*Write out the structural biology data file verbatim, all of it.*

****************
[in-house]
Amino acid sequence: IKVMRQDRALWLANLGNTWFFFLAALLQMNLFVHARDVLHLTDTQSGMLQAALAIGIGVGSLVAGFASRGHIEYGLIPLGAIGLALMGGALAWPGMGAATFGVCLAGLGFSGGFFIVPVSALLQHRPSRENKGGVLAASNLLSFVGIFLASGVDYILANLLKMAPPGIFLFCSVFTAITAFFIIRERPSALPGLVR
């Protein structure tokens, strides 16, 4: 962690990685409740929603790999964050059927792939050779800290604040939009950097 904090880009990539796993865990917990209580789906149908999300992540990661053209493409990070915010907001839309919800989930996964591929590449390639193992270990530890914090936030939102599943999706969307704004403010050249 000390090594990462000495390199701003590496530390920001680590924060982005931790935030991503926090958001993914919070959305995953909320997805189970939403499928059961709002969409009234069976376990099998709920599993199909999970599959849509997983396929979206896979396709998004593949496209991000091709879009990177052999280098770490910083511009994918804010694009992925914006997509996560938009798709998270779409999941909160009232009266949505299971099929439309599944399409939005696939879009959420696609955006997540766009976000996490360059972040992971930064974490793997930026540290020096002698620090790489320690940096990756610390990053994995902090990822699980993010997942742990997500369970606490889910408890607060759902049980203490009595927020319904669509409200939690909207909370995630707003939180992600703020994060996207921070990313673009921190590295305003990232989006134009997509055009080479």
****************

[in-house]
Amino acid sequence: IKVMRQDRALWLANLGNTWFFFLAALLQMNLFVHARDVLHLTDTQSGMLQAALAIGIGVGSLVAGFASRGHIEYGLIPLGAIGLALMGGALAWPGMGAATFGVCLAGLGFSGGFFIVPVSALLQHRPSRENKGGVLAASNLLSFVGIFLASGVDYILANLLKMAPPGIFLFCSVFTAITAFFIIRERPSALPGLVR
């Protein structure tokens, strides 16, 4: 962690990685409740929603790999964050059927792939050779800290604040939009950097 904090880009990539796993865990917990209580789906149908999300992540990661053209493409990070915010907001839309919800989930996964591929590449390639193992270990530890914090936030939102599943999706969307704004403010050249 000390090594990462000495390199701003590496530390920001680590924060982005931790935030991503926090958001993914919070959305995953909320997805189970939403499928059961709002969409009234069976376990099998709920599993199909999970599959849509997983396929979206896979396709998004593949496209991000091709879009990177052999280098770490910083511009994918804010694009992925914006997509996560938009798709998270779409999941909160009232009266949505299971099929439309599944399409939005696939879009959420696609955006997540766009976000996490360059972040992971930064974490793997930026540290020096002698620090790489320690940096990756610390990053994995902090990822699980993010997942742990997500369970606490889910408890607060759902049980203490009595927020319904669509409200939690909207909370995630707003939180992600703020994060996207921070990313673009921190590295305003990232989006134009997509055009080479």